5

Multidisciplinary group treatment for chronic benign pain outpatients in a community setting :

Snellgrove, Carol A. Unknown Date (has links)
Thesis (MPsych(Clin))--University of South Australia, 1999
6

A comparison of family environment and family member characteristics in families with maternal chronic pain, diabetes, or no illness /

Dura, Jason R. January 1987 (has links)
No description available.
7

Stated versus observed performance levels in patients with chronic low back pain

Abdel-Moty, Alma R. 23 November 1992 (has links)
This study examined the relationship between chronic low back pain (CLBP) patients' perceived (stated) levels of function and their measured (observed) performance in squatting and stair climbing activities as compared to healthy volunteers. Twenty patients with CLBP and 20 healthy subjects were asked through an interview to self-assess their ability to comfortably perform stair climbing and squatting as well as other tolerances. The subjects were then asked to perform the activities and their performance levels were recorded. Results of the t-tests and Analysis of Variance (ANOVA) procedures revealed that patients' estimate of squatting and stair climbing abilities as well as their demonstrated levels were significantly lower (p < 0.001) than those of the healthy subjects. There was a significant difference between groups in terms of the time required to perform squatting but not stair climbing. Both healthy subjects and patients with CLBP underestimated their physical capabilities. Findings indicate that the use of actual performance measurement combined with self-report of functional abilities is needed when assessing performance levels of both healthy as well as patients with CLBP.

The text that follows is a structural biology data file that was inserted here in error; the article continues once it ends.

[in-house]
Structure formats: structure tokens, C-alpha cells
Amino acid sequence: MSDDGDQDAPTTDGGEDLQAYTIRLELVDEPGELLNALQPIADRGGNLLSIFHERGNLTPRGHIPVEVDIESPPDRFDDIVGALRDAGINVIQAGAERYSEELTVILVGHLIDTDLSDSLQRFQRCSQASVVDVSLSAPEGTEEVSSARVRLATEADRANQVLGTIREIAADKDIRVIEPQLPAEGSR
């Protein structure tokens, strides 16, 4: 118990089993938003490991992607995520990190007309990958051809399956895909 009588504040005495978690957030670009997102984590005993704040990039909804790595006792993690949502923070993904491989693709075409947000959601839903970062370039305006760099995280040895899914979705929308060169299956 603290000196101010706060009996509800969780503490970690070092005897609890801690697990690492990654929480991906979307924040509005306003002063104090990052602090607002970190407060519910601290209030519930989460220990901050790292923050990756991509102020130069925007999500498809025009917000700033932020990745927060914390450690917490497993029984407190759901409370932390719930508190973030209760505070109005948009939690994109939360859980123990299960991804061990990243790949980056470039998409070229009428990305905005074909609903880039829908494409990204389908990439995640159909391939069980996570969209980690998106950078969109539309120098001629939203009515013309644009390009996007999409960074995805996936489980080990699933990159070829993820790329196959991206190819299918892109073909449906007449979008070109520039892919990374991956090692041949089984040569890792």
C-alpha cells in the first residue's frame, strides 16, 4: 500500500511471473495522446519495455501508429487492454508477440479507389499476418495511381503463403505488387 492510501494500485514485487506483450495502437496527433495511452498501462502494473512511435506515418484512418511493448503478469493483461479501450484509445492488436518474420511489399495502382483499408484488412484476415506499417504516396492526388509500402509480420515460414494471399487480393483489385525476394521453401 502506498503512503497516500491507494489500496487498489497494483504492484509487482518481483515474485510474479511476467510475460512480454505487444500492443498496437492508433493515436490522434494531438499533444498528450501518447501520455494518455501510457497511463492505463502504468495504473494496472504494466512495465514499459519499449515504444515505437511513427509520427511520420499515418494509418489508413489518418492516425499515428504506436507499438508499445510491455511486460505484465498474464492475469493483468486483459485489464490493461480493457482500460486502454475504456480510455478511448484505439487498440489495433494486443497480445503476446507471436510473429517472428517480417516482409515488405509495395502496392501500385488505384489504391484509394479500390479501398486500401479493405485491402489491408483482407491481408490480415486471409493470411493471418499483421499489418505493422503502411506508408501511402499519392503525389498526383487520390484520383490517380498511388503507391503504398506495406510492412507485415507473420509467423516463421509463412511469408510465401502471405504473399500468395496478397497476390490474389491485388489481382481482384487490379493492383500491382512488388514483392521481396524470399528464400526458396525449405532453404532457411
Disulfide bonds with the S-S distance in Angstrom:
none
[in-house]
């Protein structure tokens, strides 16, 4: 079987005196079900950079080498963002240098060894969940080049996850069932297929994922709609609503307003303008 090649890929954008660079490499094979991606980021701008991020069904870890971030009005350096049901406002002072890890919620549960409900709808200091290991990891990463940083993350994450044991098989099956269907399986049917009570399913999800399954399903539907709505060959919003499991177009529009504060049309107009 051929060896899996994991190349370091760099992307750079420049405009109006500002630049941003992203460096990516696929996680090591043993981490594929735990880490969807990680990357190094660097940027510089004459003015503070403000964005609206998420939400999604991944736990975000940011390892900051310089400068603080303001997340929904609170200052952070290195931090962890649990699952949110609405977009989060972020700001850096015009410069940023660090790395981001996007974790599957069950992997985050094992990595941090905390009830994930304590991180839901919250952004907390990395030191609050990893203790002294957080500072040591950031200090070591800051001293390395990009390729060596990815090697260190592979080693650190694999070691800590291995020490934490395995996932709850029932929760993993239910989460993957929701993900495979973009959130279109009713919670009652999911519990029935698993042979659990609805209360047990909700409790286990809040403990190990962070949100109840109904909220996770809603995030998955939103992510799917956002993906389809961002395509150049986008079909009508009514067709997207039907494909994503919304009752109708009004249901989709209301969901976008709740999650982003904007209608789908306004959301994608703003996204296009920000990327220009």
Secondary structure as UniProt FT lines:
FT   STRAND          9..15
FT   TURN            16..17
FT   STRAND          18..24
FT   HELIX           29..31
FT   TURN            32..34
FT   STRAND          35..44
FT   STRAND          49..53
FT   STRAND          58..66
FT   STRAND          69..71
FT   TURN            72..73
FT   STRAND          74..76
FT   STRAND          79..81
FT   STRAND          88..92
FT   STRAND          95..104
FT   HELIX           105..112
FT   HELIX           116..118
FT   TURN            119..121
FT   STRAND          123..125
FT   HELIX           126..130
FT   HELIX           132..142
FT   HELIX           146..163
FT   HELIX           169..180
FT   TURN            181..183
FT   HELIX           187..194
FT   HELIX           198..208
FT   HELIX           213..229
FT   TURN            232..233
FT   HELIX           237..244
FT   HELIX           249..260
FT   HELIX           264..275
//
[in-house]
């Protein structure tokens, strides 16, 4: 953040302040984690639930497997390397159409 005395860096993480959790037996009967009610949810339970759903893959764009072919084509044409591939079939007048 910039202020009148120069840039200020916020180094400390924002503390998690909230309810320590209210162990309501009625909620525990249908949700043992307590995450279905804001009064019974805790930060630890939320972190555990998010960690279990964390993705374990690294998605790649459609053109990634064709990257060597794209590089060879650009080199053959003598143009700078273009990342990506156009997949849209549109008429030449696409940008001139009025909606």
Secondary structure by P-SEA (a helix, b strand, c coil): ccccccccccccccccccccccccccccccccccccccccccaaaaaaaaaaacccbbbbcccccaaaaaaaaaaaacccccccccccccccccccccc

8

Multidimensional Assessment of Pain Related Disability

Taylor, Pennissi Locker Patrick 08 1900 (has links)
A factor analysis was performed on eleven variables derived from scores on the McGill Pain Questionnaire, Oswestry Activity Rating Scale, graphic rating scales designed to assess the average pain intensity, frequency of leg pain, back pain, numbness and tingling in legs, and weakness in legs, as well as bothersomeness of back pain, leg pain, numbness and tingling in legs and weakness of legs. A composite Pain Index was created on the basis of three factors: leg pain, back pain, and overall pain complaints. Extraclassificatory variables, such as negative affect including depression and anxiety, cognitions regarding health status and expectation of recovery, bodily awareness/somatization and demographic variables such as smoking or non-smoking, compensation status, litigation status, use of narcotic and non-narcotic medication, use of alcohol, and time off of work were analyzed in combination and independently in relationship to the Pain Index.
9

An investigation of the impact of stress, appraisal and coping strategies on pain intensity in a chronic pain population.

Katz, Leanne Joy. January 2001 (has links)
The aim of the study was to investigate the application of aspects of Lazarus and Folkman's theory of Stress, Appraisal and Coping, to the chronic pain experience. In this context, the researcher explored the relationship between pain intensity and stress level. The association between pain intensity and the intensity of negative or positive attitudes towards the pain experience was also investigated. In addition, the relationship between pain intensity and the frequency of employing active, problem focused coping-strategies, or passive, emotion focused strategies, was explored. 105 subjects completed the South African Chronic Pain Questionnaire; an assessment tool based on adapted internationally validated measures. Findings suggest that there is a proportional relationship between pain intensity and stress level in the present chronic pain population. A positive relationship between pain intensity and the intensity of negative attitudes was revealed. A positive relationship was also reflected between pain intensity and the employ of passive, emotion-focused coping-strategies. There is a paucity of research that provides a theoretical framework in which to conceptualize the association between stress, appraisal and coping in chronic pain. To this end, the researcher has employed Lazarus and Folkman's theory in order to conceptualize the relationship between these variables and chronic pain intensity. / Thesis (M.A.)-University of Natal, Pietermaritzburg, 2001.
10

Multidimensional pain inventory : revised profile classification based on clinical observations in a pain setting

Ravani, Payal Jitendra. January 2005 (has links) (PDF)
Thesis (M.S.) -- University of Texas Southwestern Medical Center at Dallas, 2005. / Not embargoed. Vita. Bibliography: 121-126.